Joseph of Navardok said that he changed from being a merchant to an ethicist because of what happened in a train. Sitting in a cold carriage on the way home from a business trip he was drawn into a conversation by an old man opposite him. Joseph explained he was a merchant and did a lot of travelling. “Do you get time for reading or thinking?” asked the old man. “Hardly,” said Joseph: “I am on the go all the time”. “I went through the same stage when I was young,” said the old man. “Take my advice – spend less time with business and more with books, less time with customers and more with yourself.” “Yes,” said Joseph, “but how shall I live?” “Yes,” said the old man, “but how will you die?”
Because of our pace of life, we often have no time for ourselves. We have to make time to think about time. That is why Masonry believes in regularly immersing yourself in an atmosphere in which you assess ends as well as means, goals as well as methods.
2. “Who wants archaic language like you hear in Lodge?”
True: Masonic ritual uses old-fashioned language. But isn’t there a place in life for words that have a noble, classical ring, far removed from the cheap coarseness of so much that you hear day in and day out? “The Lord is my shepherd, I shall not want” is rather more elegant than “F… you, I have to look after my own a…”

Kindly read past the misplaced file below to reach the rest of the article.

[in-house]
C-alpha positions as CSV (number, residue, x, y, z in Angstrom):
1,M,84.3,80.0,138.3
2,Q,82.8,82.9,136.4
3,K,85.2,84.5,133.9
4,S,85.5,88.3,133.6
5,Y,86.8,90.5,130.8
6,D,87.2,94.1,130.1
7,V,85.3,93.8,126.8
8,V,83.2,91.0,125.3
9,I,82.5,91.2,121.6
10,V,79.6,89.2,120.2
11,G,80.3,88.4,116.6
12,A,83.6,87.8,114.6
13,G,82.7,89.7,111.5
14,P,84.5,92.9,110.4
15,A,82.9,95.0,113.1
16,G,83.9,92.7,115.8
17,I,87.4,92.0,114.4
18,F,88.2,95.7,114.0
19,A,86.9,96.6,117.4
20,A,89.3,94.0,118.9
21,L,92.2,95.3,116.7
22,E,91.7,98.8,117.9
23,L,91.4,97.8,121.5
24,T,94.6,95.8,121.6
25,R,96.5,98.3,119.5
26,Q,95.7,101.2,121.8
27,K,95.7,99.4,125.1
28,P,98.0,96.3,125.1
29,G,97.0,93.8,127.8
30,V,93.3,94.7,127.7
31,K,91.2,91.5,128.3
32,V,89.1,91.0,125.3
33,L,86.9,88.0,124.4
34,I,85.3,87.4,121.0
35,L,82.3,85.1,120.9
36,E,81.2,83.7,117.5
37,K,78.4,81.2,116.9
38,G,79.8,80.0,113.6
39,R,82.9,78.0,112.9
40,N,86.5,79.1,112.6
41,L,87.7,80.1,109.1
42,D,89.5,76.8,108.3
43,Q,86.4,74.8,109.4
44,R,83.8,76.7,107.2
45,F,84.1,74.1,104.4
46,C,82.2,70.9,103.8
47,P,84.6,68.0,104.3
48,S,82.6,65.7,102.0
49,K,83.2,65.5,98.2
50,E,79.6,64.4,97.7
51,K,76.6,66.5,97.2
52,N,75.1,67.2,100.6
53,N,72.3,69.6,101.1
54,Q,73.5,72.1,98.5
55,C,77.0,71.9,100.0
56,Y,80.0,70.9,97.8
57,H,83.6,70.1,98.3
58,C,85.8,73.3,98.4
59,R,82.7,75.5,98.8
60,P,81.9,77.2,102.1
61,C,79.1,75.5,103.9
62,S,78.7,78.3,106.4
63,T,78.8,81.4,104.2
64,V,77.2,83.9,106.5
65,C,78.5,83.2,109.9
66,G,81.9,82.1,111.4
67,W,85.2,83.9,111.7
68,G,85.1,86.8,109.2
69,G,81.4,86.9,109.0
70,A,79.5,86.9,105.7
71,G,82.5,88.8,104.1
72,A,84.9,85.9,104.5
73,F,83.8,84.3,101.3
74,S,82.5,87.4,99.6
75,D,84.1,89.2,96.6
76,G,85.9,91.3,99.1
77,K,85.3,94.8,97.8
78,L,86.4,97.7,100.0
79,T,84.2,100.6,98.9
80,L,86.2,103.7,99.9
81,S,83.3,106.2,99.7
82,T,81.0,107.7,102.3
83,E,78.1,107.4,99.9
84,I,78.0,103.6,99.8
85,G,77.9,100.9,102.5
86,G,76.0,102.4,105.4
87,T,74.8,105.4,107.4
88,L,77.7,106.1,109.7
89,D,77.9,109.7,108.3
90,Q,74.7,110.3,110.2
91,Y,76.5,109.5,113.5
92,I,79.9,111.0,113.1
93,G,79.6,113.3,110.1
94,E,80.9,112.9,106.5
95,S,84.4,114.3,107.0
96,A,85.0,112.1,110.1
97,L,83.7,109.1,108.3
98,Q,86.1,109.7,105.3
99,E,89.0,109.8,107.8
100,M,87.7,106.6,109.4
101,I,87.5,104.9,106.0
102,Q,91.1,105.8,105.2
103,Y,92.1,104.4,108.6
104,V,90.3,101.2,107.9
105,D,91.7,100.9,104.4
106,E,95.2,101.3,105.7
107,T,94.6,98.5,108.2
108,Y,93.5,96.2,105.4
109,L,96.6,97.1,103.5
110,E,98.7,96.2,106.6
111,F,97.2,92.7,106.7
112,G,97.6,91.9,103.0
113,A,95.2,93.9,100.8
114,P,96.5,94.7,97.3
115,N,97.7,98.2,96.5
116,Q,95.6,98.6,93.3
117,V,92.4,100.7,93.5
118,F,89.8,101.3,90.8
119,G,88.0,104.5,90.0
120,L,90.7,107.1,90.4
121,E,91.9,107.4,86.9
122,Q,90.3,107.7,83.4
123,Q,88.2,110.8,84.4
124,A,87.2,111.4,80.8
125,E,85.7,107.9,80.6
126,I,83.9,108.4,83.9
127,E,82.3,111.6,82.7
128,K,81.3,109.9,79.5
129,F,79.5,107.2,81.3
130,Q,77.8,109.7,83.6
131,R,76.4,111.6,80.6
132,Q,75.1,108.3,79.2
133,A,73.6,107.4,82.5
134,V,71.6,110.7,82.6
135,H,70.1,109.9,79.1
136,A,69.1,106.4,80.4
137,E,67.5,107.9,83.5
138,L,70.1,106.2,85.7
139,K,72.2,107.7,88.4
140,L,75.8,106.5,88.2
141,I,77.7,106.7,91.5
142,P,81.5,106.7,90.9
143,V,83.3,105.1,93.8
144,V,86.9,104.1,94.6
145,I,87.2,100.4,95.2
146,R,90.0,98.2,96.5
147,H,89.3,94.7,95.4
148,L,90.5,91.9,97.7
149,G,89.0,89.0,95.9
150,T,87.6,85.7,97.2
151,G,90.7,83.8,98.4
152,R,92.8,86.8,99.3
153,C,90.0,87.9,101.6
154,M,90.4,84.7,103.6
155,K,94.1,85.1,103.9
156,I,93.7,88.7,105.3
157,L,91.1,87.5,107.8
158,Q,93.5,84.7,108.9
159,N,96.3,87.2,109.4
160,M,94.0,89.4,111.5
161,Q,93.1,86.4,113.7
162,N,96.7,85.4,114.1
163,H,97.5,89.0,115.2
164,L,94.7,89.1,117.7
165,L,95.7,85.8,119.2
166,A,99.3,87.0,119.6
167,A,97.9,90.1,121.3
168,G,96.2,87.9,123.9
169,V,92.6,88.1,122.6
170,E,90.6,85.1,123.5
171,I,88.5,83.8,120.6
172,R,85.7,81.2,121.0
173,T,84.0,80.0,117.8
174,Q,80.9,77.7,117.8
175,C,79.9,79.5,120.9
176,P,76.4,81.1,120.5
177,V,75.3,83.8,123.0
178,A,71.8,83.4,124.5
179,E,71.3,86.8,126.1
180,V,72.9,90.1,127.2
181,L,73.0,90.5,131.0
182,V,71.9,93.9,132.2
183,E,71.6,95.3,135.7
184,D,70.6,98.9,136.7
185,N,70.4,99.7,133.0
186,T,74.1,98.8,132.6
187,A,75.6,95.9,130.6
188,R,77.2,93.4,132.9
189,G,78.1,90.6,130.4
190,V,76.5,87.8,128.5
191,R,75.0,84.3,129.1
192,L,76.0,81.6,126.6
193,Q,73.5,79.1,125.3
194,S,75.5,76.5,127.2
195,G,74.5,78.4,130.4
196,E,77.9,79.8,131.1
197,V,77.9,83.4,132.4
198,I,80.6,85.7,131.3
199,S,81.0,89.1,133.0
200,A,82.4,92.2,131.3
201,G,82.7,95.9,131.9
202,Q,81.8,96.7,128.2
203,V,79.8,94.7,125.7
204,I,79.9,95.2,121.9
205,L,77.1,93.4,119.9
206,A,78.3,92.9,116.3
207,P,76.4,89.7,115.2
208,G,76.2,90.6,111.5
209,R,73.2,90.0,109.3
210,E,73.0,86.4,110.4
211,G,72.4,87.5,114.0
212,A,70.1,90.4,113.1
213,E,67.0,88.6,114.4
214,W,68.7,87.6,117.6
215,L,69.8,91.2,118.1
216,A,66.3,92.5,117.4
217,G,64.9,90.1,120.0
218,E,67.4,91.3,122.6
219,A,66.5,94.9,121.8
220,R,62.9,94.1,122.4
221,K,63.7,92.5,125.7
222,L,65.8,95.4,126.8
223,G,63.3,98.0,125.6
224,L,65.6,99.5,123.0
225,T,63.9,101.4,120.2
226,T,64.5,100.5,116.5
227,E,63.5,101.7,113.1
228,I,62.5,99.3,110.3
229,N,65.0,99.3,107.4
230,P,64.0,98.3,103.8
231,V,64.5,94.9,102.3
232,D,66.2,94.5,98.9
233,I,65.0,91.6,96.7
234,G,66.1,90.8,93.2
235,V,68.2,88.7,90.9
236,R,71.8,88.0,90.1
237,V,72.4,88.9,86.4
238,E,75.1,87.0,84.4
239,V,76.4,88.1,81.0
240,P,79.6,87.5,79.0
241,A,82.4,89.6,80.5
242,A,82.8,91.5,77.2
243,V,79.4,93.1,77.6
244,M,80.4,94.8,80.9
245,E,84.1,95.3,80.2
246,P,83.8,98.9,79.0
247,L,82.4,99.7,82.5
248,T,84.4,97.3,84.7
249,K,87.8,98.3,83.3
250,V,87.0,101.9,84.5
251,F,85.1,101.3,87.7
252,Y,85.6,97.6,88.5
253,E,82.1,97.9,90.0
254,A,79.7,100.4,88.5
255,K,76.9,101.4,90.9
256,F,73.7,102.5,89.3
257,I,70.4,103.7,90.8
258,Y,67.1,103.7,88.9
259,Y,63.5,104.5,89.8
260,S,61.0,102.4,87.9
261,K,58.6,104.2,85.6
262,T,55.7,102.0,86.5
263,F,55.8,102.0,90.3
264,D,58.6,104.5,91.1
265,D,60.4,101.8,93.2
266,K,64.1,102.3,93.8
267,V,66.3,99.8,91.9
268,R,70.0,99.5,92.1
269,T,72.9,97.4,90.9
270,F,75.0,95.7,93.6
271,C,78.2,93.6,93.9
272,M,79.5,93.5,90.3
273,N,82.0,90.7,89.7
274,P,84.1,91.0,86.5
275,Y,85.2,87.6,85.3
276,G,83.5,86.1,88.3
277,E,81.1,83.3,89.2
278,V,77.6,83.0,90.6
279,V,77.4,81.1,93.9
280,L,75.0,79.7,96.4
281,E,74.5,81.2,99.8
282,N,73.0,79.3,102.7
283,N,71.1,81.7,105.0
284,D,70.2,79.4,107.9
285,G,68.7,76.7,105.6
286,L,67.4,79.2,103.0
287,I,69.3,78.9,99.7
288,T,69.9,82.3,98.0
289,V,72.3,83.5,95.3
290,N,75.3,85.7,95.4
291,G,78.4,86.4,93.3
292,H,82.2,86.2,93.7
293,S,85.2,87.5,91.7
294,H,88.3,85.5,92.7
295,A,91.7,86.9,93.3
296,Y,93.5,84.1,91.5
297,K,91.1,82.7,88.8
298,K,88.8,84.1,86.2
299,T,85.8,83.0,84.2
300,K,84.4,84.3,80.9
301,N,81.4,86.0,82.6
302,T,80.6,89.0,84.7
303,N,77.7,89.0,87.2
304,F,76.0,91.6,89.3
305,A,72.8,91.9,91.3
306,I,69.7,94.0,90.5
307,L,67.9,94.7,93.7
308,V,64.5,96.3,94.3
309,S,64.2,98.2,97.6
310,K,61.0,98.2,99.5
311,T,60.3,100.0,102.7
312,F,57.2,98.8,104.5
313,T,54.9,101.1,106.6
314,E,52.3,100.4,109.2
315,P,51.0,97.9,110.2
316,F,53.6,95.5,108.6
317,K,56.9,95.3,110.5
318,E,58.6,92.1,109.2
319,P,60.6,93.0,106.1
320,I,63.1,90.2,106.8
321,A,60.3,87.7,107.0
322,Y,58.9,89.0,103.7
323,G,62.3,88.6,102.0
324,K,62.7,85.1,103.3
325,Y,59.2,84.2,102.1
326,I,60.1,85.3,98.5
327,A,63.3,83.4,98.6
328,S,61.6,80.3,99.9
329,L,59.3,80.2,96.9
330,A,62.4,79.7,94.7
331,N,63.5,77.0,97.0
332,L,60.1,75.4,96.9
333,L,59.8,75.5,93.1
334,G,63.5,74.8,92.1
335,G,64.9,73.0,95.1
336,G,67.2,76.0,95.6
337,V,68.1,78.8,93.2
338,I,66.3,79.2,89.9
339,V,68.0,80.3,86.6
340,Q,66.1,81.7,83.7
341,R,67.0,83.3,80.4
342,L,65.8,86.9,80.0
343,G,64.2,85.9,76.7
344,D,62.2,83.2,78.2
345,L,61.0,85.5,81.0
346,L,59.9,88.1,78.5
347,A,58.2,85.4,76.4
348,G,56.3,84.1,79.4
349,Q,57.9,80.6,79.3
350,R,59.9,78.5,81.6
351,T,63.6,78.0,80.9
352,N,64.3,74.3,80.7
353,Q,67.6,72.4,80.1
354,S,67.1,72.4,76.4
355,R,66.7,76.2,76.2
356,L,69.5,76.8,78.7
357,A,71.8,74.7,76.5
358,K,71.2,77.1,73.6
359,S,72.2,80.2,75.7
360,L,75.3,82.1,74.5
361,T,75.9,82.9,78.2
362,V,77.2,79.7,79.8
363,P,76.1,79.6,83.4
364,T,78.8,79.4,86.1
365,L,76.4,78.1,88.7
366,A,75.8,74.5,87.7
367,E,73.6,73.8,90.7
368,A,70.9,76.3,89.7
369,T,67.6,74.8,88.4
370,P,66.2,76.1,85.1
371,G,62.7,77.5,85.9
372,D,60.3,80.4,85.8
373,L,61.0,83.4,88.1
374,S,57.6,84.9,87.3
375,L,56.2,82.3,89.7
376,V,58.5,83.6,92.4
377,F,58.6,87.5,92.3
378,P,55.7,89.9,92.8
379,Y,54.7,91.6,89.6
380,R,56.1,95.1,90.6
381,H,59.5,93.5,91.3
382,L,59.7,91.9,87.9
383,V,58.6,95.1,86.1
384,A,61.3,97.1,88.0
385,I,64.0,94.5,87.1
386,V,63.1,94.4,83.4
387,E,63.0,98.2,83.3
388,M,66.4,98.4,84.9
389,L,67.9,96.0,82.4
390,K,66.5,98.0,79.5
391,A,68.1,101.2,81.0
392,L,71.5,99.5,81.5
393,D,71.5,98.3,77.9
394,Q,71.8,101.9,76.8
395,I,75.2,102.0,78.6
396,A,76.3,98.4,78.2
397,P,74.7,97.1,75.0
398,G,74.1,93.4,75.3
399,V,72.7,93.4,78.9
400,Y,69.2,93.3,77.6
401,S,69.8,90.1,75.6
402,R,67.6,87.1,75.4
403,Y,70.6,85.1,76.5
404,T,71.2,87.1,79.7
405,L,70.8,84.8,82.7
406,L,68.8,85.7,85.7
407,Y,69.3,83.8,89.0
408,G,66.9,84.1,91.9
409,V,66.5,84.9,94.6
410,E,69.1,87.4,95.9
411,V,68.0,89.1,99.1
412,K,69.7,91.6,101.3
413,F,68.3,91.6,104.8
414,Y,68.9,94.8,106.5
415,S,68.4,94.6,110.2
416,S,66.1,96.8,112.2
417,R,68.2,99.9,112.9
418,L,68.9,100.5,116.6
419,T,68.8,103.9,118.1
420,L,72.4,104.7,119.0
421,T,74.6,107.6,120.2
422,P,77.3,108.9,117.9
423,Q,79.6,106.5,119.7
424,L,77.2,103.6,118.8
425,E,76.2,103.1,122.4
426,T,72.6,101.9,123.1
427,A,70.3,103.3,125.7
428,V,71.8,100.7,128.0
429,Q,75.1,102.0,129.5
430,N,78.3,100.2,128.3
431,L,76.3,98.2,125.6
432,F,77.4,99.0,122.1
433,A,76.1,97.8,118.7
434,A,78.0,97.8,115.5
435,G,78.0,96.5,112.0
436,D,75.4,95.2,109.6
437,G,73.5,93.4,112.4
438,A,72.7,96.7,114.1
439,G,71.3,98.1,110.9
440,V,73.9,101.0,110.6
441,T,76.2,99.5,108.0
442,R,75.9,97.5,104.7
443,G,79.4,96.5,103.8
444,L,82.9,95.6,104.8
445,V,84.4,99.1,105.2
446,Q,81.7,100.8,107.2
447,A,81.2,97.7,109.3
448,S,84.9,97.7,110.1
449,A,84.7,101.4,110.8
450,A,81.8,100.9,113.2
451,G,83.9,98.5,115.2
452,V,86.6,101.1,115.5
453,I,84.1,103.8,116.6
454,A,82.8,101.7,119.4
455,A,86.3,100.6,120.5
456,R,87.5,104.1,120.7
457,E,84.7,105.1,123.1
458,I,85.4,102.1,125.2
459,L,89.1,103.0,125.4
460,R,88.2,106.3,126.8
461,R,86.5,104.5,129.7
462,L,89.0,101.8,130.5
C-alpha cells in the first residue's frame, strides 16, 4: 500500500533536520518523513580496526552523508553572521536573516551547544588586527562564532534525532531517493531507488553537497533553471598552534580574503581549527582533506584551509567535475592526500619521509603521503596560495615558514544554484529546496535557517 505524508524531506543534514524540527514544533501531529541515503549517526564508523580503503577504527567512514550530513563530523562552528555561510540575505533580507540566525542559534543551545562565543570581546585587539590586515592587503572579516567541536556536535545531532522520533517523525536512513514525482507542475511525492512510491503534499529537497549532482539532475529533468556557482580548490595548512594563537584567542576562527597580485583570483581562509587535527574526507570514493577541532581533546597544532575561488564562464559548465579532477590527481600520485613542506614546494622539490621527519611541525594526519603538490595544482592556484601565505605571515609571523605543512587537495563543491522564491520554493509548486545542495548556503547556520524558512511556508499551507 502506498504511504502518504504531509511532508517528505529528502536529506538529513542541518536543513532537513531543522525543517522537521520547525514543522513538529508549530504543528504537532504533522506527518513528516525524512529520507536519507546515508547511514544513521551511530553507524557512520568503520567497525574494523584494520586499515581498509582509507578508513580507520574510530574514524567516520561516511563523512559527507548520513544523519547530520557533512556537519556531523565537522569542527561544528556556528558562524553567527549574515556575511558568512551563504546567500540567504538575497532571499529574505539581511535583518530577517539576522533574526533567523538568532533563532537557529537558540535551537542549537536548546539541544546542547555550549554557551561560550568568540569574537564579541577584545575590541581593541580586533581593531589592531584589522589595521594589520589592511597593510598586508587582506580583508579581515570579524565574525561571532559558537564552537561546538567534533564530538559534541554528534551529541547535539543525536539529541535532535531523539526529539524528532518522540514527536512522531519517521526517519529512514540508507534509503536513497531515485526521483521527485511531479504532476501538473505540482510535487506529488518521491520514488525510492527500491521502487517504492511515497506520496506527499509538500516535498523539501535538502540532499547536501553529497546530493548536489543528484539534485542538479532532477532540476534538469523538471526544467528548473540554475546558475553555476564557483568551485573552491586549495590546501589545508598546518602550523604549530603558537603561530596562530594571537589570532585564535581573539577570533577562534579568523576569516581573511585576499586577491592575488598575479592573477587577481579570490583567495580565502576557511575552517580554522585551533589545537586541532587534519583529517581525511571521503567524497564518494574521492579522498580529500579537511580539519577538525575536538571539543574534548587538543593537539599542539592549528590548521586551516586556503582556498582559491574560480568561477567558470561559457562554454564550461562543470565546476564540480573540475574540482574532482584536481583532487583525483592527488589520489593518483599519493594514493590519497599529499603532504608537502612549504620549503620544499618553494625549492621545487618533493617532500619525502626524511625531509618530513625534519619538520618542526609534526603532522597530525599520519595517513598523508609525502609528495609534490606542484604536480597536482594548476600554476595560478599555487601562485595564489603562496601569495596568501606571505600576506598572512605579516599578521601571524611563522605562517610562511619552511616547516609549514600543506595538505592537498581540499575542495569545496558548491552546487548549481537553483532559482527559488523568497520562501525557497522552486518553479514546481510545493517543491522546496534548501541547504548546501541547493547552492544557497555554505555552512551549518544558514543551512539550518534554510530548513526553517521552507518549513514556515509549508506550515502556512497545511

3. “Why are Lodge meetings so pompous? Can’t they unbend?”
There are Lodges where the dignity becomes stuffiness, but what’s wrong with order, pattern, style and propriety? Things are so relaxed these days that manners no longer make the man. Somewhere there has to be a place where there are standards.
4. “Who needs all that ritual?”
Solomon Goldman wrote about religious ritual in terms that apply to Freemasonry: “Man is not a wholly rational being. Man has body, senses, imagination, memory and feelings, as well as reason. He is a creature of habit and associations as well as logical motives. If a religion is to appeal to the whole of man, it must satisfy his search for the picturesque and colourful, the beautiful, the stimulating, as well as his search for the true and the good”. If we all lived on a rarefied philosophical plane we might be able to manage without rituals. But as ordinary mortals, we need ritual as reminders and symbols.